Social media users get this more as it lets us see exactly what we're missing out on. Many people share on social media channels to brag and make others feel envious so while you're sitting at home they can be taunting you from a great event or somewhere you think you would rather be.
While some people are able to recognise they can't be at all the places they would like to be and can then happily live vicariously through others sharing instant news about what's happening there on Twitter, Facebook or Foursquare, some find this only increases their feelings of inadequacy and low self-esteem. We are so connected with one another that we can’t just be alone anymore.
But was that event really so splendiferous if most of the participants were on their smartphones and not enjoying the moment? Those attending also had FOMO issues and their need to share with strangers was stronger than their need to interact with real people all around them.
Many say they can't switch off because emails are always coming in and most of us can relate to the burgeoning Inbox. There is a feeling of accomplishment when clearing emails but at least an hour of the working day is lost in trying to fight this losing battle. With smartphones many never stop checking for the latest message and Graham Jones, internet psychologist, explains it's hard to switch off as we subconsciously like receiving lots of emails and messages.
A test found signs of depression were experienced by a group when email spam filters caught more of their junk mail as each email feels like a reward. While a face-to-face meeting can bring our brains one bit of stimulus, emails can give us so much more and therefore offer us more reinforcement. Do you boast about how many emails are in your Inbox? Many do and possibly unknowingly make those with fewer emails feel they are less important.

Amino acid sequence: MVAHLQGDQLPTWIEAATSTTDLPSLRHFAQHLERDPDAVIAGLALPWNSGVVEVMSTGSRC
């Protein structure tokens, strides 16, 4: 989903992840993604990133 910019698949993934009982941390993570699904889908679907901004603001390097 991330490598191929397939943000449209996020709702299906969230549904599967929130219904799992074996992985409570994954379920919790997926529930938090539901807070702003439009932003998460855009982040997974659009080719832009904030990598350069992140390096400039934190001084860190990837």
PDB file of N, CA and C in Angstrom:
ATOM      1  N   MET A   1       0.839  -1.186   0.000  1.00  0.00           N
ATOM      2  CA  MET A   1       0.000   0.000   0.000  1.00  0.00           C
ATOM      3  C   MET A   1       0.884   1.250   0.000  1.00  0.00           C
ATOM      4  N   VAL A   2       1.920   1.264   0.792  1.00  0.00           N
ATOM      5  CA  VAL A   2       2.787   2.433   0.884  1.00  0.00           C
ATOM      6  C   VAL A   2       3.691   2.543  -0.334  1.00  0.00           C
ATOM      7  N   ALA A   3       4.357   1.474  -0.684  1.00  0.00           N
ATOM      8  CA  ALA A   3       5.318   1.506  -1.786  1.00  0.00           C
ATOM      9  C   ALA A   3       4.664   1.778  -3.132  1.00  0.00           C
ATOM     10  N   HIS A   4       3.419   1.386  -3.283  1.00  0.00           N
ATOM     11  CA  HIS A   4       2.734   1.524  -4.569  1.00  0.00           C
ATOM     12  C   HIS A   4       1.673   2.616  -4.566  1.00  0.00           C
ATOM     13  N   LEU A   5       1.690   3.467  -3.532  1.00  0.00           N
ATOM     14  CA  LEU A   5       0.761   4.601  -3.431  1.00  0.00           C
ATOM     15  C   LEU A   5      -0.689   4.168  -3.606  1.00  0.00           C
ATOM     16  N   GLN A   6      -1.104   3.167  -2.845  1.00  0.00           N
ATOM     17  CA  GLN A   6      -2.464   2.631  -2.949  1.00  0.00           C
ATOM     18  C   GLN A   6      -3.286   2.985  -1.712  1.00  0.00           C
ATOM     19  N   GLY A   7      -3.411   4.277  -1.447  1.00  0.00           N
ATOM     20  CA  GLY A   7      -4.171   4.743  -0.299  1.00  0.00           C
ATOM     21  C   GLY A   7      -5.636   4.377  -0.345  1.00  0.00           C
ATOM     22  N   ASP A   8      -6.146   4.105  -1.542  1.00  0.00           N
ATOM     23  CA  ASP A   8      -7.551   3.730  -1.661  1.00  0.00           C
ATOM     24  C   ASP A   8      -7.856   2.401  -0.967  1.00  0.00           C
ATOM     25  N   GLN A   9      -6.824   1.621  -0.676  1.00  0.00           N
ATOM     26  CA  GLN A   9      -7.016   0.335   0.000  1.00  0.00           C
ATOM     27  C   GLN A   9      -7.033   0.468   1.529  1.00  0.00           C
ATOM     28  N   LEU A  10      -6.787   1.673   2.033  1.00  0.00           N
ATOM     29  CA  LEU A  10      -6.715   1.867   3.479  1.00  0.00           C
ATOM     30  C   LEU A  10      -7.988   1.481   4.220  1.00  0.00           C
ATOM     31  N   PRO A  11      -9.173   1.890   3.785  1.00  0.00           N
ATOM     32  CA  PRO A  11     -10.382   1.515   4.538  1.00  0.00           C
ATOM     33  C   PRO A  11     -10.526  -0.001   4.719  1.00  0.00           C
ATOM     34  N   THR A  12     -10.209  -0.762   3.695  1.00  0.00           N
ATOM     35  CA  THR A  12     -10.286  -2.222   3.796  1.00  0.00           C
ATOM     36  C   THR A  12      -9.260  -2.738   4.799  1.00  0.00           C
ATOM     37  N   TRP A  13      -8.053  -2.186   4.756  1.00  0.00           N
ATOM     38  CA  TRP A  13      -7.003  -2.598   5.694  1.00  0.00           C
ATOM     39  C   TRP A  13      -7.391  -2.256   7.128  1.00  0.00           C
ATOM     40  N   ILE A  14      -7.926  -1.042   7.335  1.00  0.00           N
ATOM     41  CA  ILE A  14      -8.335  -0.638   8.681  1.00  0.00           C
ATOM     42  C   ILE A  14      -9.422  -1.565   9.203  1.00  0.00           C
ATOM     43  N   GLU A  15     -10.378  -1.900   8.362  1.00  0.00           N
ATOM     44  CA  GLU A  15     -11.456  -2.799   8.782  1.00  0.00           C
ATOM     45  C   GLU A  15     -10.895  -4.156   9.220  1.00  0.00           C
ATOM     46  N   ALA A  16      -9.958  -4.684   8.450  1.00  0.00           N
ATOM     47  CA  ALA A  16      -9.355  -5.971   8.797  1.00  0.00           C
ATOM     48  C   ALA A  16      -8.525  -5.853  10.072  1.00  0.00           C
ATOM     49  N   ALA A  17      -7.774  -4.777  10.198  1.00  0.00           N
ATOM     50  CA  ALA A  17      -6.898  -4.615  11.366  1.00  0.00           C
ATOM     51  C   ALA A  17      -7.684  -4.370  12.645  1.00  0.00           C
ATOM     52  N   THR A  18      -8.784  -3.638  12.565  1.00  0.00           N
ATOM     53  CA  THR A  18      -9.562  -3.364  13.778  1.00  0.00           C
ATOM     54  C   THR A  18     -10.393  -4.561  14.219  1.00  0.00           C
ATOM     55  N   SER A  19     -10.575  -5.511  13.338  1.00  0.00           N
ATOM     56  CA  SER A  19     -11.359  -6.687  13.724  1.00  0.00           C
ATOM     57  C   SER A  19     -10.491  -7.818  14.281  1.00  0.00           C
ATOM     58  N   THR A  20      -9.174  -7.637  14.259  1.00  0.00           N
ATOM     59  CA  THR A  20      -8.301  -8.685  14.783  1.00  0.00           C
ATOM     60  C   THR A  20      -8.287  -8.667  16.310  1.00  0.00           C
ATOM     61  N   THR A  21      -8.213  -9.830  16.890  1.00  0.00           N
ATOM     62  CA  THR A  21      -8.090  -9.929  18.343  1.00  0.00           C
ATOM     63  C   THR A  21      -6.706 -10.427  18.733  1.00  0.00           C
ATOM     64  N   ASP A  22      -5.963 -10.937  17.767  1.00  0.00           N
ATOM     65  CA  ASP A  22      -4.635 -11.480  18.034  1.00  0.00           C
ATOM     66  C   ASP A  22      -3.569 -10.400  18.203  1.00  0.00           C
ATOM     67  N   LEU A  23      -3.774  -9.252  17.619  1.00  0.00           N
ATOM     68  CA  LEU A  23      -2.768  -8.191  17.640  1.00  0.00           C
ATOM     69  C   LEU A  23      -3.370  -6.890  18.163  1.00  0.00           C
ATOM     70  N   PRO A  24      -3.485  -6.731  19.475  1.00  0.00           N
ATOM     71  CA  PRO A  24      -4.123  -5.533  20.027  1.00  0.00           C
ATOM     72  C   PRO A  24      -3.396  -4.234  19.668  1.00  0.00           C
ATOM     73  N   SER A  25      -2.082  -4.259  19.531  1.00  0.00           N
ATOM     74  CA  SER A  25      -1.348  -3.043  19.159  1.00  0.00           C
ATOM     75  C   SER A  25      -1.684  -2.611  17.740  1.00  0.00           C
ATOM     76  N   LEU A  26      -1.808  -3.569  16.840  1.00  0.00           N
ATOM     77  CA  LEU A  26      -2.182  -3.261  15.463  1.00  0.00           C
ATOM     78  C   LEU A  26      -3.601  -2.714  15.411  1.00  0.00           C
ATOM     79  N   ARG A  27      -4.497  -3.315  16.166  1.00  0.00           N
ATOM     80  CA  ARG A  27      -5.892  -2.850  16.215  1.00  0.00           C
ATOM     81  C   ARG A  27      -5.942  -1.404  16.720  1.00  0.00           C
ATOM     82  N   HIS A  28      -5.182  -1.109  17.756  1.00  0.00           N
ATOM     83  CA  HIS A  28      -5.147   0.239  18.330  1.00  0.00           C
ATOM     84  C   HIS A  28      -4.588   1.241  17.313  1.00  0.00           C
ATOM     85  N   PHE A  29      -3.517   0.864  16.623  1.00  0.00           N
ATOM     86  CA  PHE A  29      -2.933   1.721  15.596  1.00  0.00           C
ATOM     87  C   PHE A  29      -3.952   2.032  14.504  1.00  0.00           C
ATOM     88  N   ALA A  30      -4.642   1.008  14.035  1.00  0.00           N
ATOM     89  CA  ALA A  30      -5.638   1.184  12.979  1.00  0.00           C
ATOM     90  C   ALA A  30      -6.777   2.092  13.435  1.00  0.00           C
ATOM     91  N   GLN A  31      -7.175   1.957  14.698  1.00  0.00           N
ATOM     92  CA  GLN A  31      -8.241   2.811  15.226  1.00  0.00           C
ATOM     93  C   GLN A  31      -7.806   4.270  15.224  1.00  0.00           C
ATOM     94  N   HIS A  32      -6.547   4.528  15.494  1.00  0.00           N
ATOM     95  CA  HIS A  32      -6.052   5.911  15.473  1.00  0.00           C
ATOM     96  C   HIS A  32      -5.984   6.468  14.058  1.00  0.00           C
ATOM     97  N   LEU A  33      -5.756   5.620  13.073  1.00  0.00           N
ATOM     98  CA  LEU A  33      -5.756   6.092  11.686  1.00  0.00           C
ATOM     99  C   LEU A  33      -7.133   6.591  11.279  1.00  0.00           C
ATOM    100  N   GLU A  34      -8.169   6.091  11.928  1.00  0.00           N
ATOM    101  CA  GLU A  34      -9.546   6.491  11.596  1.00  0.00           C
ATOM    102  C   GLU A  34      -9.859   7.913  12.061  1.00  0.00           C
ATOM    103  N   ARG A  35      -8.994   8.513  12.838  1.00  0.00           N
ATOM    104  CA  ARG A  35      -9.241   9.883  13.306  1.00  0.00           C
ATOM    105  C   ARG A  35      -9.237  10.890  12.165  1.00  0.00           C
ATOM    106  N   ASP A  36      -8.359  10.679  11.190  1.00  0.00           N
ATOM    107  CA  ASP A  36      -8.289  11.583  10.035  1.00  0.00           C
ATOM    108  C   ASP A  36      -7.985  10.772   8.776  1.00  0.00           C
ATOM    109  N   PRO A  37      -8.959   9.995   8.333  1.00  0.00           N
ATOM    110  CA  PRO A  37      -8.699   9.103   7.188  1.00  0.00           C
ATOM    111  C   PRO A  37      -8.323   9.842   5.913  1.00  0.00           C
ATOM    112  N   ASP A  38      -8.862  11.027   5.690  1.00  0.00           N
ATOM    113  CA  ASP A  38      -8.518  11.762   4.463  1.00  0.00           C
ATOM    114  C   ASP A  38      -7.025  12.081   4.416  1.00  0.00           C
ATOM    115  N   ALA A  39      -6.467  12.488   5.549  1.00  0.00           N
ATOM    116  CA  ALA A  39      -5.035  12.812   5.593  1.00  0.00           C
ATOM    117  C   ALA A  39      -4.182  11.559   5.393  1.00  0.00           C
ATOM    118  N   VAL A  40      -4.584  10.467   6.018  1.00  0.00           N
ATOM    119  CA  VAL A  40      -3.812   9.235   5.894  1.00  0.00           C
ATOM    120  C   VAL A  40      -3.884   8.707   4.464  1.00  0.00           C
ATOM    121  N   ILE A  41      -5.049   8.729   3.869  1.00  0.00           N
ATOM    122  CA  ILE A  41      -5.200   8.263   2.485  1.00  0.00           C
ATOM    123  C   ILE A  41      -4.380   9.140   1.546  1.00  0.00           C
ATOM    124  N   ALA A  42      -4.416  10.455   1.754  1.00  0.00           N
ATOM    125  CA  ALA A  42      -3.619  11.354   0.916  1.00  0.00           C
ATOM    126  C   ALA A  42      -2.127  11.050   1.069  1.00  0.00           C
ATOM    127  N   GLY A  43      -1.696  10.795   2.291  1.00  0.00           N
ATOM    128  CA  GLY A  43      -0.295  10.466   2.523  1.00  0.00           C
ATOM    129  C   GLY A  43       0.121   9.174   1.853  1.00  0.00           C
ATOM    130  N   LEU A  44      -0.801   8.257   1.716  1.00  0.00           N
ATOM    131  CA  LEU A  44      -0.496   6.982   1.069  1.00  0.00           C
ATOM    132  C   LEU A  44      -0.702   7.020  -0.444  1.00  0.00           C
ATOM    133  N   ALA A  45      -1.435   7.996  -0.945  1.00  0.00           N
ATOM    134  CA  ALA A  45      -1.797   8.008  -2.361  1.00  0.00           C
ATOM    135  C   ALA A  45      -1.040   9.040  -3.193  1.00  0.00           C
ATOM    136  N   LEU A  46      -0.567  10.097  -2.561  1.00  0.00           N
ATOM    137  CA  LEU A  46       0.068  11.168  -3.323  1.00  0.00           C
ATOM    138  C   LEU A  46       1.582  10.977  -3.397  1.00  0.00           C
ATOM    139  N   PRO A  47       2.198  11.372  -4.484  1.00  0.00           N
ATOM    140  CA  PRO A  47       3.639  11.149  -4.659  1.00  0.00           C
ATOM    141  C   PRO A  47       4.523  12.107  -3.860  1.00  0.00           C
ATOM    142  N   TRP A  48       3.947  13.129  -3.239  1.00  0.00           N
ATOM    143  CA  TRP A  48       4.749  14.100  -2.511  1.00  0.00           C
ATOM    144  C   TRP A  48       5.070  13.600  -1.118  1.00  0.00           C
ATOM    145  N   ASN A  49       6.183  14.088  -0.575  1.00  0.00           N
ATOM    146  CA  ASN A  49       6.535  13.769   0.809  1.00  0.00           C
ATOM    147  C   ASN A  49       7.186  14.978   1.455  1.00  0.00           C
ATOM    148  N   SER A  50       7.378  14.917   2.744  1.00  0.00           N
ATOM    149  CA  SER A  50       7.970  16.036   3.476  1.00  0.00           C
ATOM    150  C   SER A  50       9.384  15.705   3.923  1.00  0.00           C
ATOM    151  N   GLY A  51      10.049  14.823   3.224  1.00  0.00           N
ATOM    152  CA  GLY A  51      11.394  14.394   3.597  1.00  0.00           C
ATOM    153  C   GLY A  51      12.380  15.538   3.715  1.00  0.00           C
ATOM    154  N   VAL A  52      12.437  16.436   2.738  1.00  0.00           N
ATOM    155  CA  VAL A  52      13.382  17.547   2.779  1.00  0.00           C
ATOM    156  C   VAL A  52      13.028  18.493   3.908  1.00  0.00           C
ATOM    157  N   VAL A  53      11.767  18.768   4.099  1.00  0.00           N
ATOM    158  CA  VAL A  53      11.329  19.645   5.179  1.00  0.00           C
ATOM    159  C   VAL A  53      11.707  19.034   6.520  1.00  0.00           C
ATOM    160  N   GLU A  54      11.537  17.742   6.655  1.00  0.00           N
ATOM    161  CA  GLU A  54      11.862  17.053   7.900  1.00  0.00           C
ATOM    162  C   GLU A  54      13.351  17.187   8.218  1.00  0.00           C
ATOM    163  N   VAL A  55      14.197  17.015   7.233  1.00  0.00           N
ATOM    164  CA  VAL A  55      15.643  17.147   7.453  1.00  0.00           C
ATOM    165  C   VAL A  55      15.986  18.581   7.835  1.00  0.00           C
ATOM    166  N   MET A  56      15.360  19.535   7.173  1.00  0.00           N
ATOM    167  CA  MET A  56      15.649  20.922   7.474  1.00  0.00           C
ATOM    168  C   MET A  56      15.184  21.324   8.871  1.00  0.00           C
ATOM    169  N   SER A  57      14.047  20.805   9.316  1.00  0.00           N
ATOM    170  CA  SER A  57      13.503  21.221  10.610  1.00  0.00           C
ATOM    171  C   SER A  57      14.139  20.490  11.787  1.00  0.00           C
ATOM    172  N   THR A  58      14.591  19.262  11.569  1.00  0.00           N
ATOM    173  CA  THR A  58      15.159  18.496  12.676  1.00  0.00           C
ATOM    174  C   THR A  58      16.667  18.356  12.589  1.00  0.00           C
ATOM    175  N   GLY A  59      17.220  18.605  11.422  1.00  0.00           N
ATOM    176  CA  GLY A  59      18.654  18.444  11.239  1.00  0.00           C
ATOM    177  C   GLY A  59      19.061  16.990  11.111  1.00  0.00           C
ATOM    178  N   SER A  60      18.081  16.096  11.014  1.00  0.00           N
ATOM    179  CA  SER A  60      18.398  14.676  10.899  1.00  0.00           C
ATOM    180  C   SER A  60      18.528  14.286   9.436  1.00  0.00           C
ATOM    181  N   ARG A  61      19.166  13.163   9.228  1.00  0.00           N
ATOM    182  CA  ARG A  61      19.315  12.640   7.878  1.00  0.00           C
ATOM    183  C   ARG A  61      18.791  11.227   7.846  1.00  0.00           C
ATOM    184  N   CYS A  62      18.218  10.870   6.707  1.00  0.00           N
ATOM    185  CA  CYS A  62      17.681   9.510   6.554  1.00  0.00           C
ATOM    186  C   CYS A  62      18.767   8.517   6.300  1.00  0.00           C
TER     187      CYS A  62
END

Of course, FOMO is hardly new. Newspaper society pages and even holiday postcards have let us know what we're missing out on for a long time. It bears similarities to the "grass is always greener" – that what someone else is doing must be better than what you are left to do – and "keeping up with the Joneses" by trying to never miss out on the latest news.
Following someone's life on social media isn't a full picture and, thankfully, many still hold back some of their day so we are just seeing the edited highlights. Many read posts from their long-lost friends on Facebook and see a lifestyle they wish they had – maybe all your school friends are now married with children and you're feeling eternally single after another breakup.
While Facebook can be positive and keep friends and family all across the world connected it can also regularly make us feel that we’ve made the wrong decision about how to spend our time.
I heard a boss say he would send messages to his staff at evenings or weekends and would actually expect to receive a message, and he used it as a way to check his employees' commitment. He even emailed a certain employee at 2am on a weekend as he knew he'd get a response back – and he did.
As is always the way with new technology, younger people are actually evolving to be able to multitask much more efficiently. Multitasking is a worthwhile skill, and the greater stimulation is good for our minds but our email needs better management. Stop copying people in to cover your back and to make sure everyone knows. Keep emails short – three sentences is recommended – and make it clear if a response is actually needed.
How does FOMO affect you? Do you ever truly stop work and does keeping up with 'friends' on social media often feel like an extension of the working day?
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